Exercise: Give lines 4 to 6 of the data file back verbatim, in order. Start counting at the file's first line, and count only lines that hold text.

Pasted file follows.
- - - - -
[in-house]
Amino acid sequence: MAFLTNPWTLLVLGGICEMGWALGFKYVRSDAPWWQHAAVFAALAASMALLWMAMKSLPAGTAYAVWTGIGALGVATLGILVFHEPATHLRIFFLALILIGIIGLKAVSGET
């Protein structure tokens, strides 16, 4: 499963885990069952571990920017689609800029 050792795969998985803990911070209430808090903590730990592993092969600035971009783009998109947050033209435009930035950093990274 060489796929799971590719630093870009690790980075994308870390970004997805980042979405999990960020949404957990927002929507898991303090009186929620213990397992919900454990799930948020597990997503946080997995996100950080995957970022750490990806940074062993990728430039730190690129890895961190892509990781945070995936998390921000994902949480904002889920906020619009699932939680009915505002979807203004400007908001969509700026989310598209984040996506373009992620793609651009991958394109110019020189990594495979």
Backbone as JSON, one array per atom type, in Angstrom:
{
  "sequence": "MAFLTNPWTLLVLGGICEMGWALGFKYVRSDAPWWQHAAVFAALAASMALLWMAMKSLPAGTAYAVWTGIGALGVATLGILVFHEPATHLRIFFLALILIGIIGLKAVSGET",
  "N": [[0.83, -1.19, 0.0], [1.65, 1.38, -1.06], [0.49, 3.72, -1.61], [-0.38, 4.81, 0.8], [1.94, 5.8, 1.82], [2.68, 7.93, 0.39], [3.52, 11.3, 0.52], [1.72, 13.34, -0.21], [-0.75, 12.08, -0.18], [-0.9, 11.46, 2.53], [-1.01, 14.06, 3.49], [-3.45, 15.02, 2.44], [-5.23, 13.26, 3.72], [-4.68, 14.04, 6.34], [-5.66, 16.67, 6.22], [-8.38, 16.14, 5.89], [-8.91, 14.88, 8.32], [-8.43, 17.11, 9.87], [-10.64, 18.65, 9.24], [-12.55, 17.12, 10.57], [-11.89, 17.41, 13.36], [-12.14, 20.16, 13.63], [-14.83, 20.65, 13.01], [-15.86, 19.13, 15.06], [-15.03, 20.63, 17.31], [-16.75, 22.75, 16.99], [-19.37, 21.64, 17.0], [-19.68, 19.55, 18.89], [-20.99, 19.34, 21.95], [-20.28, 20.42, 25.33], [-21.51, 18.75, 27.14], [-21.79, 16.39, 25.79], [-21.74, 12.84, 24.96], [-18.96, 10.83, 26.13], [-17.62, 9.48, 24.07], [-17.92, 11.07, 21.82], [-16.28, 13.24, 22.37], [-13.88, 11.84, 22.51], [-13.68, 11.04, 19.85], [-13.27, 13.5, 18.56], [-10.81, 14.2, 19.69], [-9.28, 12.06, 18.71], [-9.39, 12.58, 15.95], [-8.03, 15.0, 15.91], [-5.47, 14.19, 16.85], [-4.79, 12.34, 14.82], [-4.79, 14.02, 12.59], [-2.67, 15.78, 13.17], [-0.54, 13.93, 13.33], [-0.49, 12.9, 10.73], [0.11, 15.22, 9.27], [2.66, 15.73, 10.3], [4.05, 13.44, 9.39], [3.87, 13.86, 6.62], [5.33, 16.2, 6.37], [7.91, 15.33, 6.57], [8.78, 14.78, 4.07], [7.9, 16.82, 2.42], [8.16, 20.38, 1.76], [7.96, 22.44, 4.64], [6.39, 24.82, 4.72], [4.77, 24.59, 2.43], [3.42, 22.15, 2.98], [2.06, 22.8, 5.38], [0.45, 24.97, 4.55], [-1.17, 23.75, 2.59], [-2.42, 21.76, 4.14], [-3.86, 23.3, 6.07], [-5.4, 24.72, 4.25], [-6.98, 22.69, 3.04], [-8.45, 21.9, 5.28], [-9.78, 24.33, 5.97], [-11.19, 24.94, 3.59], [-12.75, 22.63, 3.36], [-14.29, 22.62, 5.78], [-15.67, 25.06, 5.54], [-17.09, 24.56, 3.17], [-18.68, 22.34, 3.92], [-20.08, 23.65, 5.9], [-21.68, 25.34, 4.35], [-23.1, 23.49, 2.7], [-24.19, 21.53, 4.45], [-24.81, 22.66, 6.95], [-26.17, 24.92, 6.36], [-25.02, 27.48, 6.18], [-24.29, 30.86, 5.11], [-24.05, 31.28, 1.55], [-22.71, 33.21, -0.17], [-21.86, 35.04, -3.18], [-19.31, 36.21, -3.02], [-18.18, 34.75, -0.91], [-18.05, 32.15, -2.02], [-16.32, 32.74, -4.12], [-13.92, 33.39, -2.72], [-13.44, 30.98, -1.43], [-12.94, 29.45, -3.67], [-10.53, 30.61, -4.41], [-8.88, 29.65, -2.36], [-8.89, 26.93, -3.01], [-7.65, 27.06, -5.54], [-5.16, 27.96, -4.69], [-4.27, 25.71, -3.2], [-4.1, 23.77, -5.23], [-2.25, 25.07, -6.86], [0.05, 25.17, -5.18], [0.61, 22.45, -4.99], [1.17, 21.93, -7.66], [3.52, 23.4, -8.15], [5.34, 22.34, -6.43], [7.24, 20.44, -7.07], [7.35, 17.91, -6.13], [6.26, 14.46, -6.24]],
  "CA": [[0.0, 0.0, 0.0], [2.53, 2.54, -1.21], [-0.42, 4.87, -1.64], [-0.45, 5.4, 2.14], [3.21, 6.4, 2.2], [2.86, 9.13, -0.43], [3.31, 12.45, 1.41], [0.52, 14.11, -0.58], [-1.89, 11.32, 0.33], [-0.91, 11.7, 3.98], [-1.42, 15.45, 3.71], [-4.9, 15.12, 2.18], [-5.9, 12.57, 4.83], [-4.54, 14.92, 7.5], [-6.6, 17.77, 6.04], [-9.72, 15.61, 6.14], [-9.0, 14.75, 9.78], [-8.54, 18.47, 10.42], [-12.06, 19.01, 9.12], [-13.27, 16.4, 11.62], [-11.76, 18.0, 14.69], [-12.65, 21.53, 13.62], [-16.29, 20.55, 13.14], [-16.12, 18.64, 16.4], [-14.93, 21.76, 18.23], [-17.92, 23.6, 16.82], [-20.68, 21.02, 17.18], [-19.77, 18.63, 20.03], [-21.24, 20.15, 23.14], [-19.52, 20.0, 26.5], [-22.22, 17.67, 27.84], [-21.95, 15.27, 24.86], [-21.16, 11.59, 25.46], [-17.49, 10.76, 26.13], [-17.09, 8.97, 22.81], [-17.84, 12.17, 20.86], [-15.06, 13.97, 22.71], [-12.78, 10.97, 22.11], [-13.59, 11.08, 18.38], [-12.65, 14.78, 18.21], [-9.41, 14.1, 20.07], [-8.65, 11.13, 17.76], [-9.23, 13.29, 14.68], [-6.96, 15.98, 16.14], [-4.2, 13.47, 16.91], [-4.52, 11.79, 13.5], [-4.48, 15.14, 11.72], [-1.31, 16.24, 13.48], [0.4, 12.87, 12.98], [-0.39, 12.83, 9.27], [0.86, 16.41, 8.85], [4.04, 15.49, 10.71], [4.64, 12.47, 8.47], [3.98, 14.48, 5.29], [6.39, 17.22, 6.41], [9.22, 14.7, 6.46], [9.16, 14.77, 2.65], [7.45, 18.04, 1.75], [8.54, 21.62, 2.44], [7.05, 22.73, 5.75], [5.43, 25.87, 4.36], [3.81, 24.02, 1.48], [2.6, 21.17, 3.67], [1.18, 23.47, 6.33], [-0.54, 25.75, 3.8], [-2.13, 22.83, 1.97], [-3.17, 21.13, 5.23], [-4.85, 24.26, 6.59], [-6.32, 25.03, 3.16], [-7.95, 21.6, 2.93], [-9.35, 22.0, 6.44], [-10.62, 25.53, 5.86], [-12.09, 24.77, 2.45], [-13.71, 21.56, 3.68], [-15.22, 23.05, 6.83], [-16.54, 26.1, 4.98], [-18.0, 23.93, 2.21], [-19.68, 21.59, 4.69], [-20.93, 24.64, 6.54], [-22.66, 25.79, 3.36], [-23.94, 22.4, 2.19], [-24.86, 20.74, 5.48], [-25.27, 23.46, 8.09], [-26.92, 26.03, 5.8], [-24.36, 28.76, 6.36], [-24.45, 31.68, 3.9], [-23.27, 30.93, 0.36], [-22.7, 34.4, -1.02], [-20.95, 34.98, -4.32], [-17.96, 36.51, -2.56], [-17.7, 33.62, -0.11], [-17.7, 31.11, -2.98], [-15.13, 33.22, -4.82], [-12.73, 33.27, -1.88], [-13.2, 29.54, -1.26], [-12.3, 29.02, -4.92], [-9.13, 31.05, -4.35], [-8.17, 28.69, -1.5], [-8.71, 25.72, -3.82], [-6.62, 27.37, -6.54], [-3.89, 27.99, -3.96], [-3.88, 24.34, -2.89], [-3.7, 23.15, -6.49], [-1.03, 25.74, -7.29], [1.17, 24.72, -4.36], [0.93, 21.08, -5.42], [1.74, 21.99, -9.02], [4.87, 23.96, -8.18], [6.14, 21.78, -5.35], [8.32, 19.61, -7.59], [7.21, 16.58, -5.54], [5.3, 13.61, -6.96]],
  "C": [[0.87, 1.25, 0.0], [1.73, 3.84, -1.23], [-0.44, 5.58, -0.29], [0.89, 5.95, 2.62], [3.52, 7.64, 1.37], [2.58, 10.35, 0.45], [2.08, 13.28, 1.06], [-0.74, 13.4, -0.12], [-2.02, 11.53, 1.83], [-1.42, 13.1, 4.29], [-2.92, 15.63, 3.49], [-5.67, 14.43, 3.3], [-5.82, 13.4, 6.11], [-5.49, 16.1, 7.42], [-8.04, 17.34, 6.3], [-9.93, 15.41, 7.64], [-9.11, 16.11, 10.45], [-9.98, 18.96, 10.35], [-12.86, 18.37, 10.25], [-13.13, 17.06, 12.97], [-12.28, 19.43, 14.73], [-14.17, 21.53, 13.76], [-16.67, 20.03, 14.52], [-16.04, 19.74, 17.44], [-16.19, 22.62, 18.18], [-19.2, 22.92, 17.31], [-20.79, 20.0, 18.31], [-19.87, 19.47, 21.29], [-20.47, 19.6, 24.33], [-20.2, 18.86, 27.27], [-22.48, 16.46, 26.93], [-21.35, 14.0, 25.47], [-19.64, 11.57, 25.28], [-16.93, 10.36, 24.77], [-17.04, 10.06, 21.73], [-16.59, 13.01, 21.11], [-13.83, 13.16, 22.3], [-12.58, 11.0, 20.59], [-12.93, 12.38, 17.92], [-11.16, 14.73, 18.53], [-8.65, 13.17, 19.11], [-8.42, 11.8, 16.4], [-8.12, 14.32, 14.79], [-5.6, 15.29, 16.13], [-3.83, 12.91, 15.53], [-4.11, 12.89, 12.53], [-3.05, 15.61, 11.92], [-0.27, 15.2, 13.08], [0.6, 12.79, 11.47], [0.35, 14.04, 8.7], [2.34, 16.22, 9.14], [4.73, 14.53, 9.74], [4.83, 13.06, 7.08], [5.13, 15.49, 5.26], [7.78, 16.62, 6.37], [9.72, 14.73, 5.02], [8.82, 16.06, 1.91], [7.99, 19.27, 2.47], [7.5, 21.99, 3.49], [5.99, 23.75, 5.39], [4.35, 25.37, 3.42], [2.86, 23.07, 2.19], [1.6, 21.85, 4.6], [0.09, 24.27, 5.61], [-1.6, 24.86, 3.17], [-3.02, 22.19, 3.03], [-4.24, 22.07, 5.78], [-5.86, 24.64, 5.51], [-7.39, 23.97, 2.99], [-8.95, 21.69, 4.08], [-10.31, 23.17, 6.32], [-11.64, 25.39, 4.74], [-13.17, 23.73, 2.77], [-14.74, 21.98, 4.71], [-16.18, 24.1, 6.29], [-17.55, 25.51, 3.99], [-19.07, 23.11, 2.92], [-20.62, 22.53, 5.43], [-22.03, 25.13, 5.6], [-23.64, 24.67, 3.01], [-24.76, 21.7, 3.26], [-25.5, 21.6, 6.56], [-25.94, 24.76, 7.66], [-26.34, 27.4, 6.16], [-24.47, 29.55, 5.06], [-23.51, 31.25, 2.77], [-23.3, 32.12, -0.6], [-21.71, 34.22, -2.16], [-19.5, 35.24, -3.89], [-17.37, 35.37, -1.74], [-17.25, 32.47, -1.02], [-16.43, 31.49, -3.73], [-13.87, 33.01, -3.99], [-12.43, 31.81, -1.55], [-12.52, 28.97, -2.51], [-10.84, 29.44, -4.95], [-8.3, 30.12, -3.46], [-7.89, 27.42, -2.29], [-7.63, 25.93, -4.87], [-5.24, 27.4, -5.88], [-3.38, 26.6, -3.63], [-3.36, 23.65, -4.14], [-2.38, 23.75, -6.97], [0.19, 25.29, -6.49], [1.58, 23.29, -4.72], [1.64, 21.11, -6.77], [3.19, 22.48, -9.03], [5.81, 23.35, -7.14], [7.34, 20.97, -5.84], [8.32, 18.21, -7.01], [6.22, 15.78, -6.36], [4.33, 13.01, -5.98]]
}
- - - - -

Backbone as JSON, one array per atom type, in Angstrom:
{
  "sequence": "MAFLTNPWTLLVLGGICEMGWALGFKYVRSDAPWWQHAAVFAALAASMALLWMAMKSLPAGTAYAVWTGIGALGVATLGILVFHEPATHLRIFFLALILIGIIGLKAVSGET",